‘Hallowed Places’ honors Augusta’s African-American historical legacy

With its austere architecture and humble brick facade, the Springfield Baptist Church at the corner of 12th and Reynolds streets may not seem like one of the most important buildings in Augusta. But inside that stark, two-towered church, located just two blocks away from the heart of downtown, one of the oldest congregations in the country gathers to worship.

Originally built by Augusta’s first Methodist Society, since 1844 the building has been home to Springfield Baptist, one of the earliest independent black congregations in the U.S.

In celebration of African-American History Month, Augusta University Historian-in-Residence, Dr. Lee Ann Caldwell, discusses Springfield Baptist Church and several other locations of African-American historical significance in a new video titled “Hallowed Places.”

“Springfield became the center for the African-American community for freed African-Americans as well as some who were still enslaved,” Caldwell said. “After the Civil War, Springfield was a center of action, with the Georgia Equal Rights Foundation being founded there, and what was then known as the Augusta Baptist Institute, which later moved to Atlanta and became Morehouse College.”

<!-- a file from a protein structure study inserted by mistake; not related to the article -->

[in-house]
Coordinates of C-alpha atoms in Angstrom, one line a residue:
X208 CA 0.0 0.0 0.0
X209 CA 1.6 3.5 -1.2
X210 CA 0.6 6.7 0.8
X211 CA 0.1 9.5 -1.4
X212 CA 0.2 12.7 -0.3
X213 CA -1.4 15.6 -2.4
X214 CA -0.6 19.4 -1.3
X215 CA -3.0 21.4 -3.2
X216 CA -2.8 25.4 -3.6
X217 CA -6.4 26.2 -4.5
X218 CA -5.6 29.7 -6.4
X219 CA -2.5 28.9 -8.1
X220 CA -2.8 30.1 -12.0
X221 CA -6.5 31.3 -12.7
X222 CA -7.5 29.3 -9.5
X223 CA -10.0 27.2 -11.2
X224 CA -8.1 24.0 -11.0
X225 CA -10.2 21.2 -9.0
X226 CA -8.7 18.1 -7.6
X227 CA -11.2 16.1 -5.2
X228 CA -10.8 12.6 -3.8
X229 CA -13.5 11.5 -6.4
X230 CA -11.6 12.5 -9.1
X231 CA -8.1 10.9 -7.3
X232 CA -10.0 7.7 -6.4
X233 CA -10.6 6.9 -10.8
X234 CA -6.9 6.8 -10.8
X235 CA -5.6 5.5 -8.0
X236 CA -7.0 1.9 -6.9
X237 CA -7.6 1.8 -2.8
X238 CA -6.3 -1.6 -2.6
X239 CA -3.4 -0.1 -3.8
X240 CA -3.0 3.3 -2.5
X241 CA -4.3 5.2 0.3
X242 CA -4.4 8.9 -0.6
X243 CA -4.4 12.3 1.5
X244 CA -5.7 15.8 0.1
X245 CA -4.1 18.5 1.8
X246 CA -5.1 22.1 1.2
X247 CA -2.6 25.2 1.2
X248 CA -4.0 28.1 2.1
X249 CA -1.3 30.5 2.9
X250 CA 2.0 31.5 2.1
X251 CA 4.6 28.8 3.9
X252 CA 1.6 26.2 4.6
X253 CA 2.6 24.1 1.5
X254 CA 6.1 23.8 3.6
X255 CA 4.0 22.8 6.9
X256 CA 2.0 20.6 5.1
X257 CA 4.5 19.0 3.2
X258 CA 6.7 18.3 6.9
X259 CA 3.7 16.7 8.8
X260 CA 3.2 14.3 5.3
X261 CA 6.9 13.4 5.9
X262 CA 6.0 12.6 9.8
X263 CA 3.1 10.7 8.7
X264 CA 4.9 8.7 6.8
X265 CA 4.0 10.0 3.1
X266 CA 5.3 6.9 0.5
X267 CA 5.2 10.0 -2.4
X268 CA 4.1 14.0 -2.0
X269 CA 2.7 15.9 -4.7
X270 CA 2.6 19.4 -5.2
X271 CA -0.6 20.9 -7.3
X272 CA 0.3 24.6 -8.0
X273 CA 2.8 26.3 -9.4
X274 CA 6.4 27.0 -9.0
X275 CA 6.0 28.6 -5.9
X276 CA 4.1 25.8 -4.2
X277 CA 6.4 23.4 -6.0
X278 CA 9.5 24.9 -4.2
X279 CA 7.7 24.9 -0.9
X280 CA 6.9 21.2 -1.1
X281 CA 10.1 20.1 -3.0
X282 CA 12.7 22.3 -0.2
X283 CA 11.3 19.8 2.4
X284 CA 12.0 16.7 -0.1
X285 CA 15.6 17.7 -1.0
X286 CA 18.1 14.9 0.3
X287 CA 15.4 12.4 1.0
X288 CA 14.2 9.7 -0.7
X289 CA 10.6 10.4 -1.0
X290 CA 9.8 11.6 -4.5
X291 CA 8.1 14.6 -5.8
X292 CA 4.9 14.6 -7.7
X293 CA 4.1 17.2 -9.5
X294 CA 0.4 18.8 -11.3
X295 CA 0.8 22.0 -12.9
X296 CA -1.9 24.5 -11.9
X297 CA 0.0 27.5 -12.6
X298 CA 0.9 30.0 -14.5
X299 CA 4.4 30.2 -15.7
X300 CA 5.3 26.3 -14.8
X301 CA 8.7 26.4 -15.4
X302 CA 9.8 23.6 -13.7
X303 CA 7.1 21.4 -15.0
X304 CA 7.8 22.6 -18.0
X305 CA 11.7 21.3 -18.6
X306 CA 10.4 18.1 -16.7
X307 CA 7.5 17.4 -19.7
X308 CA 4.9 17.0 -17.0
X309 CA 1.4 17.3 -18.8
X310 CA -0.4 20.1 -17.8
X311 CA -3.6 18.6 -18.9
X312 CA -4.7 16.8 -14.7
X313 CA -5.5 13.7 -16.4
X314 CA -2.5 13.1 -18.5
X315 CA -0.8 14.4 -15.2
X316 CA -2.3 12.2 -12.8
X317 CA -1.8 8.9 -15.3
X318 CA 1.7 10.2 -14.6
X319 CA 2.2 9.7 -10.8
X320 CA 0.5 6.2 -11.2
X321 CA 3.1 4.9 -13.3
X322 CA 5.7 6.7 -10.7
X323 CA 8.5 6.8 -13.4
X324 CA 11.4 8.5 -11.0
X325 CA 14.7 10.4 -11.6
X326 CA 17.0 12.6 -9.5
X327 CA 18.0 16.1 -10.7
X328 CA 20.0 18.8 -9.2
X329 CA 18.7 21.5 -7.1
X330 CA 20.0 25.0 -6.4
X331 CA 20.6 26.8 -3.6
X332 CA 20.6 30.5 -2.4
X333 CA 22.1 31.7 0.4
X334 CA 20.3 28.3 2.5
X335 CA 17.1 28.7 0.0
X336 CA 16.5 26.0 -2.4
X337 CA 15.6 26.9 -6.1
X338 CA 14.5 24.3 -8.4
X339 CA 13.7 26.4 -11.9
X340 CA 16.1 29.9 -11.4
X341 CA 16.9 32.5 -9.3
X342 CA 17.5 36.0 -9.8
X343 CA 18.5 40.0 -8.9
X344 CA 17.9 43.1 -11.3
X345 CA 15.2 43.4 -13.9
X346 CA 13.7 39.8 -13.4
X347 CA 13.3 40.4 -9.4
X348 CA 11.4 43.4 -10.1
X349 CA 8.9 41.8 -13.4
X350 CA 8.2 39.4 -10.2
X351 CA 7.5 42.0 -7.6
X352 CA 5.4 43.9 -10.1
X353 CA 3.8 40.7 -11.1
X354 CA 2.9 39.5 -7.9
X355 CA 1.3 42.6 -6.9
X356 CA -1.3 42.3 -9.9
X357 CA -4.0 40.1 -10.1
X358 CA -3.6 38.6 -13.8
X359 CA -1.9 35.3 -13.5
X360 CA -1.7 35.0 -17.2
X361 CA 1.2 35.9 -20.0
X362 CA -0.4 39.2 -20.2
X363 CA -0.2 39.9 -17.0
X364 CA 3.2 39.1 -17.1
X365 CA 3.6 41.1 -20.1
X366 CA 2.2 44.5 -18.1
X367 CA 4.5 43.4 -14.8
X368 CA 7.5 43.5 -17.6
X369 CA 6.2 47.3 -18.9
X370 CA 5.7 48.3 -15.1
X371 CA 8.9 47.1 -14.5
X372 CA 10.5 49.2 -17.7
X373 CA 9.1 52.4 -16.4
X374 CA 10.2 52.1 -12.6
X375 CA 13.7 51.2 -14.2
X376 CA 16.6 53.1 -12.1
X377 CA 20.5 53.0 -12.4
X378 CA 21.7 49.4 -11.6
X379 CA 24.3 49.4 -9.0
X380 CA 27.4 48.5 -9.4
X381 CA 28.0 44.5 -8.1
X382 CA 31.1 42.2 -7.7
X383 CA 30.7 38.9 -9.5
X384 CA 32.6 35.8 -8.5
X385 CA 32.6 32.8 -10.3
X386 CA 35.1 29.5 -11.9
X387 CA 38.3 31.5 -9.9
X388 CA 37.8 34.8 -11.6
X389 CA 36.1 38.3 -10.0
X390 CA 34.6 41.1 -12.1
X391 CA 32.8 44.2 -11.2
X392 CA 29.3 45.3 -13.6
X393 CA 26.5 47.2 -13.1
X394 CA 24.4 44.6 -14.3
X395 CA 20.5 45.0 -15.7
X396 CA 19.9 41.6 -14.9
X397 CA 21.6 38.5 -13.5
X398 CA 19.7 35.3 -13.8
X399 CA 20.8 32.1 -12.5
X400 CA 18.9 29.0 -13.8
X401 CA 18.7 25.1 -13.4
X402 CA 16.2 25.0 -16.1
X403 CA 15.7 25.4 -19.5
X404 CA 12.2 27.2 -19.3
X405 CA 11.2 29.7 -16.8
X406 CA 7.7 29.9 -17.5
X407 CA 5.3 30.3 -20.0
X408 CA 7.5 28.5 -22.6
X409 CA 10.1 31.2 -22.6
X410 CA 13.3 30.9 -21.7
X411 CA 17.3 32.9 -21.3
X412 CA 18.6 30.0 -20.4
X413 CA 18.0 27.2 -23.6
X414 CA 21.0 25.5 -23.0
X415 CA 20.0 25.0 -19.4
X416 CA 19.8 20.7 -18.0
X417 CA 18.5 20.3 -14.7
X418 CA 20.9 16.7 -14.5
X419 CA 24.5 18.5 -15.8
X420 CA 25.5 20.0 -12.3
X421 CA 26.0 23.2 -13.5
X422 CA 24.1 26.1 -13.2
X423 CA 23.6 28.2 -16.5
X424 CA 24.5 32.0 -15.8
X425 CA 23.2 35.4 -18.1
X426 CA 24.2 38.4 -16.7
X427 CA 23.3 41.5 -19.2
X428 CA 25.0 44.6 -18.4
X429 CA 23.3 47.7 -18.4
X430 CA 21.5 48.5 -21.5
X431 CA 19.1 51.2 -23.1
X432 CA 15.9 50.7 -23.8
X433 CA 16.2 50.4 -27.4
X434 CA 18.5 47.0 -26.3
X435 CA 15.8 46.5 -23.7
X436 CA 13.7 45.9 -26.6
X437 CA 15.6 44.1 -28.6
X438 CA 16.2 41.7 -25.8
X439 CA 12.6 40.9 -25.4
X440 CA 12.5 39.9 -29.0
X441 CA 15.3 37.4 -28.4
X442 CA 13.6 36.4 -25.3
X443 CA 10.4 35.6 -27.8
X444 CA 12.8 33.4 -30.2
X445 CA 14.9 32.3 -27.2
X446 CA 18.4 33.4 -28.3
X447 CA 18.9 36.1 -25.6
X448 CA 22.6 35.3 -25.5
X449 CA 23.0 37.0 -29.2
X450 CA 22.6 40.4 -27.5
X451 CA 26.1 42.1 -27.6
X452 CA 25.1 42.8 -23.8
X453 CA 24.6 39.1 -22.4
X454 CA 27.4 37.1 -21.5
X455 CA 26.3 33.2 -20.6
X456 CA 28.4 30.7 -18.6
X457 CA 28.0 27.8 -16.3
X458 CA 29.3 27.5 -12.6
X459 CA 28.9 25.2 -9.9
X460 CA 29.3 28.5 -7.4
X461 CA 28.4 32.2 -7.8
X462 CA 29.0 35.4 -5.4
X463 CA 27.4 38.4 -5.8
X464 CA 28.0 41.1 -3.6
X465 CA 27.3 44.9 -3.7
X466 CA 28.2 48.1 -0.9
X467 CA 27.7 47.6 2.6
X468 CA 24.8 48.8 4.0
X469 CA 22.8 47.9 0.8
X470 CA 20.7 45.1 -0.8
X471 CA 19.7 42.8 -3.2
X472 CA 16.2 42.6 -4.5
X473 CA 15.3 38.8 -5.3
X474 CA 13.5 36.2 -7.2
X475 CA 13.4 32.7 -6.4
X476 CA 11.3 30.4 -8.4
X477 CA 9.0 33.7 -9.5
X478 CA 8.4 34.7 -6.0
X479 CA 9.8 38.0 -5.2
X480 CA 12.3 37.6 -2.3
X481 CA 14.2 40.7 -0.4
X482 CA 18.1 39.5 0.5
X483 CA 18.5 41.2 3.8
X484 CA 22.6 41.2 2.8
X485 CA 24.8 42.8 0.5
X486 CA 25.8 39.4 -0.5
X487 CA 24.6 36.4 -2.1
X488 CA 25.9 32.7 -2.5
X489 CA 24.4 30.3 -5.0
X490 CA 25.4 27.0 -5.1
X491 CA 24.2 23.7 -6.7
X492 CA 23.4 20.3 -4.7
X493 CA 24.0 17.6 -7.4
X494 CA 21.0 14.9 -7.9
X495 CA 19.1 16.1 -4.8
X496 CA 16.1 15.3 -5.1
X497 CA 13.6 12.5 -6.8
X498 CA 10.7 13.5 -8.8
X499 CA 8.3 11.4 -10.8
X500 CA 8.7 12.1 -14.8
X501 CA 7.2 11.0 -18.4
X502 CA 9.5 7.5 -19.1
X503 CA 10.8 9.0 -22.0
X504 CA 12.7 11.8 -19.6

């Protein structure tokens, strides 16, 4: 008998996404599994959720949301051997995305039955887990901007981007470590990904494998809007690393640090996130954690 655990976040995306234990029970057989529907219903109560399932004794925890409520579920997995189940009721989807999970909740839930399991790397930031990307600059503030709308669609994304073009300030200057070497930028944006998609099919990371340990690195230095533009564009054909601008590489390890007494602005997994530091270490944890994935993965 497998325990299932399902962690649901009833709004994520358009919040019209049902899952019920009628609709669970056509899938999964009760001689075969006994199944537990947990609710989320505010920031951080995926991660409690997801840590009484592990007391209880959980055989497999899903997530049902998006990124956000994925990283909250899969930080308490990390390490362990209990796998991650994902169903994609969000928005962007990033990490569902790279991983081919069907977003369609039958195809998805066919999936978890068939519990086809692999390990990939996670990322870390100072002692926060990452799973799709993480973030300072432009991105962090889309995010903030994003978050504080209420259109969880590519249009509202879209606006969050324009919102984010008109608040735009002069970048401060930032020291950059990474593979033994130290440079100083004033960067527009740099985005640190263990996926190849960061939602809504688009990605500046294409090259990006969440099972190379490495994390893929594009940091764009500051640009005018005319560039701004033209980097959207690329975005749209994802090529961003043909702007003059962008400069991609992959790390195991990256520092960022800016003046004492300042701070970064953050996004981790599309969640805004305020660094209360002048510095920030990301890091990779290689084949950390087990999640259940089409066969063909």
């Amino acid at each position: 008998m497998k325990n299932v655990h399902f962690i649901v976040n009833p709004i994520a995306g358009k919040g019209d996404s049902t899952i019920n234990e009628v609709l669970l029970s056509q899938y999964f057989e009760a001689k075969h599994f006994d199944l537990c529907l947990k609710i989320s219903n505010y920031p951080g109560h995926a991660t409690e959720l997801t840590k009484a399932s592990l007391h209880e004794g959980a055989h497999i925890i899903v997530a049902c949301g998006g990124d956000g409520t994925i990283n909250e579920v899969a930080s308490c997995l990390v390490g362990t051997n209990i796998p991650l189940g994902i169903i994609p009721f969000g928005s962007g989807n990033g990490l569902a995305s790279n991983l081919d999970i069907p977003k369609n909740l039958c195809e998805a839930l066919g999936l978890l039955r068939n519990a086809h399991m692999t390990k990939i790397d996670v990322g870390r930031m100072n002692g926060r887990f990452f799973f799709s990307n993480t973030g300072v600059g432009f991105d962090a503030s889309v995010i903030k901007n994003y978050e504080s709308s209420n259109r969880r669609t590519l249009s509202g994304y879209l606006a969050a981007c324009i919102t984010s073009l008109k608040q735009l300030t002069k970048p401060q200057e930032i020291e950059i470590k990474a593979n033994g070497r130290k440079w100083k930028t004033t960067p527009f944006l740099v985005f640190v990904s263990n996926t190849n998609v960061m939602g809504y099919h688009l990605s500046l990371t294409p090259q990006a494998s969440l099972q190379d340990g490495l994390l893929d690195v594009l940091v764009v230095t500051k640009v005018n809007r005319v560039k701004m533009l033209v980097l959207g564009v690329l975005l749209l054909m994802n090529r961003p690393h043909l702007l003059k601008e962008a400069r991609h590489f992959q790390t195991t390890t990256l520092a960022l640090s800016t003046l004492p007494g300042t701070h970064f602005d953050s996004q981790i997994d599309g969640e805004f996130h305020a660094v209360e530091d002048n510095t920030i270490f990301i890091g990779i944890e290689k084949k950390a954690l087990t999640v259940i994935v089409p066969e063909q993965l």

Other locations included in Caldwell’s list of Hallowed Places: Paine College, Augusta’s private historically black college, and Shiloh Orphanage, a community orphanage founded by leaders of the African-American community.

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Written by
Nick Garrett

Nick Garrett is a communications coordinator in the Division of Communications & Marketing at Augusta University. Contact him at 706-446-4802 or ngarret1@augusta.edu.

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Written by Nick Garrett

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